WINNIPEG — What started as a day of fishing turned into a lifesaving mission on an Ontario lake for a Winnipeg man.
Taylor Manning and his dog Bella headed out to Lake Lulu, located near Laclu, to do some fishing on their boat.
Once across the lake, the wind started picking up and gusting between 45 and 60 kilometres per hour, Manning said.
And that’s when everything changed.
“It was a little rough for our 12-foot aluminum boat, and we were fighting the waves, and the wind caught us, ’cause the bow was up in the air and spun us around and white caps started coming in the boat,” said Manning.
The boat started sinking, Manning said and he pulled the cord on his inflatable life jacket. But it did not work. He yelled for help and said he told himself not to panic.
“I had a daughter nine months ago and it crossed my mind, if something happens, I’m not going to be able to see my daughter again,” said Manning.
There was only one other boat out on the lake, Manning said.
(Matthew Haarsma. Supplied photo)
In that boat was Matthew Haarsma and his father-in-law Myron Moszynski. As the winds picked up, they were just about to call it a day, but before heading to shore , Haarsma said they decided to hit one more spot that was out of the wind. And that’s when he heard Manning’ yelling for help.
“I looked over my shoulder, but couldn’t see anything on the water and thought it was from shore. So, as I was retying, I heard help a second time, and it was getting quite a bit louder. I looked back and I could see a jerry can floating full of gas and a pail. It was definitely a panicked cry for help,” said Haarsma.
It was the longest 30 seconds he could remember, Haarsma said, as they raced towards Manning’s capsized boat.
“You don’t want to believe what’s unfolding in front of your eyes, that’s a human life right there,” Haarsma said. “When we got there, there was stuff all over, the boat was completely capsized. The only thing that was sticking out was the front bow of the boat and where you would hook up the boat if you were going to trailer it.”
He said Manning was holding a dog, Bella, who looked extremely exhausted.
“Time, when this stuff happens, is never on your side,” said Haarsma.
He could see Manning was wearing a life jacket but it still had not inflated.
“I guess his air cartridge didn’t engage at the time and he was basically hanging on to that boat for dear life, over 32 feet of water I think, we saw as we pulled up,” said Haarsma.
Haarsma said they lifted Bella into the boat and circled back to pull Manning into the boat.
“I count my lucky stars that they were here, for sure,” Manning said. “But, we’re good, we are all back to normal. Bella was pretty shook up, but she’s back to herself.”
They were able to also pull the boat behind them on their way back to shore. Once everyone was onshore, Manning said people who had witnessed the boat capsize rushed to help.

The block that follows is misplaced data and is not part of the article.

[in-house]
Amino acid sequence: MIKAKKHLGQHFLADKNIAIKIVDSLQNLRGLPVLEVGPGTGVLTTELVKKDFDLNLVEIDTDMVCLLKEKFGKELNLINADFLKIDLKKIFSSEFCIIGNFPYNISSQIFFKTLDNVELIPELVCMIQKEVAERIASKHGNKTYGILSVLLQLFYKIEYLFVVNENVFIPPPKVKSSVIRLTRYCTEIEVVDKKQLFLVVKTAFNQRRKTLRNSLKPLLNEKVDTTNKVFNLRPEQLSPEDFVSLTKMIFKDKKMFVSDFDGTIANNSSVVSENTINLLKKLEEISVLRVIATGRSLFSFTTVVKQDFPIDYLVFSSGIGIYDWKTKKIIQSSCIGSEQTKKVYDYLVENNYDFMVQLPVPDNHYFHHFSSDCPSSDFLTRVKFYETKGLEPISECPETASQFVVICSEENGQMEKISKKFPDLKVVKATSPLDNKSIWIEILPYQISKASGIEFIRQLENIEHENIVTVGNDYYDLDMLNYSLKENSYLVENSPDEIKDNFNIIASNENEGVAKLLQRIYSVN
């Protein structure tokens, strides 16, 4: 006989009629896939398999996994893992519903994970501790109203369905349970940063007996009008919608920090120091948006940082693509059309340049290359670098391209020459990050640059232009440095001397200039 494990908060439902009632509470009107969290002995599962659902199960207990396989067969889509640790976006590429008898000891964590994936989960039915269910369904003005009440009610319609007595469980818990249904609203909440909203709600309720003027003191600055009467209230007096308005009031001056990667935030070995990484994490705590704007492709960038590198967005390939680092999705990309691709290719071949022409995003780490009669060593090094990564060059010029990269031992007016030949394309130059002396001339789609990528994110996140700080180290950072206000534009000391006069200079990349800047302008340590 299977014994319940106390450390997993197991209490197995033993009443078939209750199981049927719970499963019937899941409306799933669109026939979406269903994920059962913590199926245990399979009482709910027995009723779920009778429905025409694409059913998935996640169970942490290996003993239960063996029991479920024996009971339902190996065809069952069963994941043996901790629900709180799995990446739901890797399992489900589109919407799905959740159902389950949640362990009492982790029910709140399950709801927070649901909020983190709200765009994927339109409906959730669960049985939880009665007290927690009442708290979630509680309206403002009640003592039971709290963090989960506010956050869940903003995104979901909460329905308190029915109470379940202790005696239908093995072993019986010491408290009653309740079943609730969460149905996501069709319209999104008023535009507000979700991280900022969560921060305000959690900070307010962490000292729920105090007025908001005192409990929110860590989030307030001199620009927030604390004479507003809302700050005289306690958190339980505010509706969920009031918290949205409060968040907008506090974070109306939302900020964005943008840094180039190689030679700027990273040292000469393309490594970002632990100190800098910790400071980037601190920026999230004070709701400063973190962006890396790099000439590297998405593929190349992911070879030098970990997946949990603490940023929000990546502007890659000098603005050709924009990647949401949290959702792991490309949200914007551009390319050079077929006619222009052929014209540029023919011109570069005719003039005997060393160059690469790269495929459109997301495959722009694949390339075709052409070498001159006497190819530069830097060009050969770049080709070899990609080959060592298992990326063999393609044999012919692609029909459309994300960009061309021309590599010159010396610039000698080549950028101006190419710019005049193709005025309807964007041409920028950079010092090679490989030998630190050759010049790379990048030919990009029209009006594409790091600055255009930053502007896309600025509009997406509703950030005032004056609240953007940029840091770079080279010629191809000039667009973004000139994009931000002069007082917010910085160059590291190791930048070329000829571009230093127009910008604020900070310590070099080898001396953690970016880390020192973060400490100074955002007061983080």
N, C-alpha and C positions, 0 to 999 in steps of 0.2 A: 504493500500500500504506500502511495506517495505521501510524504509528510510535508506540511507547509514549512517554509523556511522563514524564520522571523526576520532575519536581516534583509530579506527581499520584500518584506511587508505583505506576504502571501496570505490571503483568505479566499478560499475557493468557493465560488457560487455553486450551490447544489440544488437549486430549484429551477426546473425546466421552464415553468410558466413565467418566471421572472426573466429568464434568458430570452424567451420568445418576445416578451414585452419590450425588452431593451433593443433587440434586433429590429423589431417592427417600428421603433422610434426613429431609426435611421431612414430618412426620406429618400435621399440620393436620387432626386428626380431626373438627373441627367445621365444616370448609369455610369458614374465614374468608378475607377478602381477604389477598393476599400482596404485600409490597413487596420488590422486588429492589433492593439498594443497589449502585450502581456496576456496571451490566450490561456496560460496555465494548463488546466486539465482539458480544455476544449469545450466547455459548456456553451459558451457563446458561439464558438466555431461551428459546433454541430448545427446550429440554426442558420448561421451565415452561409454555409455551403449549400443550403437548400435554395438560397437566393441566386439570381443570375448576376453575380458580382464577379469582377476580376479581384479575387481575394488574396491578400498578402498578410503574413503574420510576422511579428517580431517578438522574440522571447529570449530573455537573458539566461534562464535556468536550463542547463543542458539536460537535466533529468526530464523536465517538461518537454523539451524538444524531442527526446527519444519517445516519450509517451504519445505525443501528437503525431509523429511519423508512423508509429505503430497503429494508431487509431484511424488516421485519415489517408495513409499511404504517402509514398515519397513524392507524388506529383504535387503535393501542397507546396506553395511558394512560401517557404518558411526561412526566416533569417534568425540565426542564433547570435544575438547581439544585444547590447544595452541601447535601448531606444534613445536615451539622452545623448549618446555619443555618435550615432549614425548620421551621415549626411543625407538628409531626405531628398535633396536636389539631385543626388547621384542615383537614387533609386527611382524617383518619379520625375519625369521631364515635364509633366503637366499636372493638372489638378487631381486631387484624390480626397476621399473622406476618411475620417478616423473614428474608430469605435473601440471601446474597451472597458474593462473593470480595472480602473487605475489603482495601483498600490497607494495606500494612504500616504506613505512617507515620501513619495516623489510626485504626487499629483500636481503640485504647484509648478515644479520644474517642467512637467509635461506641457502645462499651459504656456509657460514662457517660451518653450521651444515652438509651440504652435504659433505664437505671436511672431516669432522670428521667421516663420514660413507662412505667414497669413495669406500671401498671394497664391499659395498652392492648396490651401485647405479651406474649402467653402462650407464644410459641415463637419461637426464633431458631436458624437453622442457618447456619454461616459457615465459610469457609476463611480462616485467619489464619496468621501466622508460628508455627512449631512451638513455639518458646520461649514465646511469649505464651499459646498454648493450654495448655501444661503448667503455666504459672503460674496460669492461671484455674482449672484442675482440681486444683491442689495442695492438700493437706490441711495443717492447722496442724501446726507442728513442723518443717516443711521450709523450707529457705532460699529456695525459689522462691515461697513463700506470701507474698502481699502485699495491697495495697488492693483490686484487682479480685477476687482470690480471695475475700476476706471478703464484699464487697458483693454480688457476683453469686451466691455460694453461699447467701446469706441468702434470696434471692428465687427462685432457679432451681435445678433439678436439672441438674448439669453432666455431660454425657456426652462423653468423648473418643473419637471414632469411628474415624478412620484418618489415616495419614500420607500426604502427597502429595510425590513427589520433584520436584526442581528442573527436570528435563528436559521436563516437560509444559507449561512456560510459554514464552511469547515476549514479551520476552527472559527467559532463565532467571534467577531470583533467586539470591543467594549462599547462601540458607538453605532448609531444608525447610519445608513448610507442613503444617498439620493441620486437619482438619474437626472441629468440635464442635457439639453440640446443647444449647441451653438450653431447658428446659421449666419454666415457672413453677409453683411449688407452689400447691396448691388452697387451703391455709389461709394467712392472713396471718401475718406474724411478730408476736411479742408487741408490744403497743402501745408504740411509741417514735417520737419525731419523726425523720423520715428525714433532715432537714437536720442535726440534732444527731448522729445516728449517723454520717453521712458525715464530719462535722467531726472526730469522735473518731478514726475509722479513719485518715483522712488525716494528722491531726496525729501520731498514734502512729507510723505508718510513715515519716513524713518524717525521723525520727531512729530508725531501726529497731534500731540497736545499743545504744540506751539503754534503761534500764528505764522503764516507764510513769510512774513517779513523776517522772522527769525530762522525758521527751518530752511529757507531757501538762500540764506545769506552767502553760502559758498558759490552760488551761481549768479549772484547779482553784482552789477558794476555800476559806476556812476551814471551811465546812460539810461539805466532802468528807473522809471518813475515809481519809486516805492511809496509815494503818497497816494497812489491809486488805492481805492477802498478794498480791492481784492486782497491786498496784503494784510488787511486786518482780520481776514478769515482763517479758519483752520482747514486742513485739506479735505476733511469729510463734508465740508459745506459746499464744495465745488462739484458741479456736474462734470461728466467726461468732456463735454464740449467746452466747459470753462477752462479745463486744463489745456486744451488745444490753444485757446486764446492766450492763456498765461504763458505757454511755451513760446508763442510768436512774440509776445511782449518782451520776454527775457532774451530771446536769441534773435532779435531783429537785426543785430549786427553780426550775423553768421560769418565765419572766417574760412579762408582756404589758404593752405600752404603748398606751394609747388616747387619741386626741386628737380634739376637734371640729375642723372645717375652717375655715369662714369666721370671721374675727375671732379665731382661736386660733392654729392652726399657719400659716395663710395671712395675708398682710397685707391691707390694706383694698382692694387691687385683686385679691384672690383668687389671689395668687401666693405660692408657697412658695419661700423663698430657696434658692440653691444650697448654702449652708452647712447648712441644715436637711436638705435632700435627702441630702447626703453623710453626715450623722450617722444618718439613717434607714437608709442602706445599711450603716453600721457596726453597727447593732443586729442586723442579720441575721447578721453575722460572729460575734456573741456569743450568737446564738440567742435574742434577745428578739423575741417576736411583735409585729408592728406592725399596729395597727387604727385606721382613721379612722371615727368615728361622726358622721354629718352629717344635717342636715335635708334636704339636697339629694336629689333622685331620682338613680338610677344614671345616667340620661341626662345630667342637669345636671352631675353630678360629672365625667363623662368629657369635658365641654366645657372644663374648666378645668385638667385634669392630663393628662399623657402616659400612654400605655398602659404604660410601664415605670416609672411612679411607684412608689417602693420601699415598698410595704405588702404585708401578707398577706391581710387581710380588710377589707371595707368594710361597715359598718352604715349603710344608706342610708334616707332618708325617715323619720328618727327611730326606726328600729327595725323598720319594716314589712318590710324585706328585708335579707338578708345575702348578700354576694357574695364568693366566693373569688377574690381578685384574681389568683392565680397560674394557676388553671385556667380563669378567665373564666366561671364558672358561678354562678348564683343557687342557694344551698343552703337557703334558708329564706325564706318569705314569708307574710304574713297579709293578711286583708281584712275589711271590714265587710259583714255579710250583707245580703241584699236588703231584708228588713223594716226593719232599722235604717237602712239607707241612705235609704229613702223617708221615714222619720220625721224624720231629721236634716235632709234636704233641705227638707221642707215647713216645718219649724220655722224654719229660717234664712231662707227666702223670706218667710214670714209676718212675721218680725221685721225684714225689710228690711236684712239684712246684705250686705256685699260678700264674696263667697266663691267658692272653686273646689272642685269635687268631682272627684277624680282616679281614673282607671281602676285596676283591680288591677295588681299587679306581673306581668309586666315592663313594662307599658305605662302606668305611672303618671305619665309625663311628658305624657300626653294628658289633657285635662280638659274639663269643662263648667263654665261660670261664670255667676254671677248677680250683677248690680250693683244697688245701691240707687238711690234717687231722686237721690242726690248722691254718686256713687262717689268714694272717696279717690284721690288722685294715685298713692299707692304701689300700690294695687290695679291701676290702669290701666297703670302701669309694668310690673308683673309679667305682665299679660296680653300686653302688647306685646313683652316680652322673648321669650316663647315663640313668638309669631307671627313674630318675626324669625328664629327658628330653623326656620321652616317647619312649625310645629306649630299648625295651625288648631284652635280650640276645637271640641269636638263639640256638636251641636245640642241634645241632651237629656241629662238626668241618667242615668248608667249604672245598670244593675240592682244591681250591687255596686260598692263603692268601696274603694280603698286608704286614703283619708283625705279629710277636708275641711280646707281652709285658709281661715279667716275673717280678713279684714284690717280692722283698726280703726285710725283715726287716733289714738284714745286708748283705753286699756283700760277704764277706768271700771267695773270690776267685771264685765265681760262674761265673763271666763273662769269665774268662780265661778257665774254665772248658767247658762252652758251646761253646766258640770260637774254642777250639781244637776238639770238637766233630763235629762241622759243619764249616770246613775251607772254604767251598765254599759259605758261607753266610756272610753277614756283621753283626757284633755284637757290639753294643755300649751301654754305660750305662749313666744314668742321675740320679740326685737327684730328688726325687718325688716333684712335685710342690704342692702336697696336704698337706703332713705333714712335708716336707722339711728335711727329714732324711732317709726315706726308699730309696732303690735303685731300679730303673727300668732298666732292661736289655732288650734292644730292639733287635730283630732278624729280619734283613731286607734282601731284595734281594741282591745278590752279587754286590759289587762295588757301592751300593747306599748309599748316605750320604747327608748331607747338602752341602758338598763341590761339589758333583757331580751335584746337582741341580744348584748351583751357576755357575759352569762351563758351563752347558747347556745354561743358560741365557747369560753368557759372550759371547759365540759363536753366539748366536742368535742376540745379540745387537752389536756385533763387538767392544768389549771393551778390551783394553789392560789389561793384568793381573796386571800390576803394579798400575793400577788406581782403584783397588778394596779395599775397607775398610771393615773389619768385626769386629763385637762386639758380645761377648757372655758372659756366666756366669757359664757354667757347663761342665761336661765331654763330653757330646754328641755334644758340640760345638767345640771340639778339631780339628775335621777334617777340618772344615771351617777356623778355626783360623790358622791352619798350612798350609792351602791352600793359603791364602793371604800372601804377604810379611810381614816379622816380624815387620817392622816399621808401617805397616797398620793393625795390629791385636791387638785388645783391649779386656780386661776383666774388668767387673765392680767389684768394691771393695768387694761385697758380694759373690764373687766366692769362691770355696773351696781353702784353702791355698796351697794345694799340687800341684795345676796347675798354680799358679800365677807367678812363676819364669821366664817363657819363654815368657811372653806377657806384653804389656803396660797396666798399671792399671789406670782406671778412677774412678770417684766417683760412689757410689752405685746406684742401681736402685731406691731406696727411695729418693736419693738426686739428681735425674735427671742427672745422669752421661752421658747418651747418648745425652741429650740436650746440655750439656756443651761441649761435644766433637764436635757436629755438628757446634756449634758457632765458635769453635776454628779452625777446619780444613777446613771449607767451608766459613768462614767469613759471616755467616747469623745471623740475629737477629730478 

“They were trying to get the water out of the boat so we could get it out of the water and they were super helpful,” he said.
He added they did not seek medical attention and he only had a small cut on his hand, which he believes was from lifting Bella onto his boat.
Haarsma, who was once a lifeguard, said from his perspective, Manning had done everything right and had been prepared for the water by wearing a lifejacket, it just did not work.
“It happened so quick, he didn’t even know what happened when I asked him what was going on,” said Haarsma.
He said a best practice is to always check equipment before heading out the water. That’s a message Manning echoes.
“Making sure all your safety supplies is working, your life jackets and whistles. I’d like to thank Matt and Myron, they are lifesavers for sure,” said Manning.
Dr. Christopher Love, water smart coordinator for The Life Saving Society of Manitoba, said everything should be checked before going onto the water, especially lifejackets. There should be no holes, punctures, or tears in lifejackets or inflatables.
“What you can do is a full pre-season check to make sure it still functional after the winter storage,” said Love.
The best way is to get to a place where there is waist-deep water and lay back to make sure it will keep you afloat. He said for inflatable life jackets, again find waist-deep water and use the manual inflation through the inflation tube.
“Make sure you don’t hear any air escaping,” Love said.
If you are on the water and something does go wrong, Love said do not panic and stay with the boat so people can see you. But depending on the circumstances, you may have to swim to shore.
He added that if you have to pull someone into the boat, do not jump into the water to help.
“That’s a much more dangerous course of action,” said Love. “You will also need, and this will vary depending on the type of craft you’re on, to make sure your rescue attempt is not going to put your craft at risk.”
For example, he said a canoe can be unstable if you aren’t distributing the weight properly.
“Generally speaking, staying low in the craft, as opposed to standing up very tall, it may require redistributing weight so you don’t flip over, and for that personal safety factor, using something between you and the person to pull them in,” said Love.
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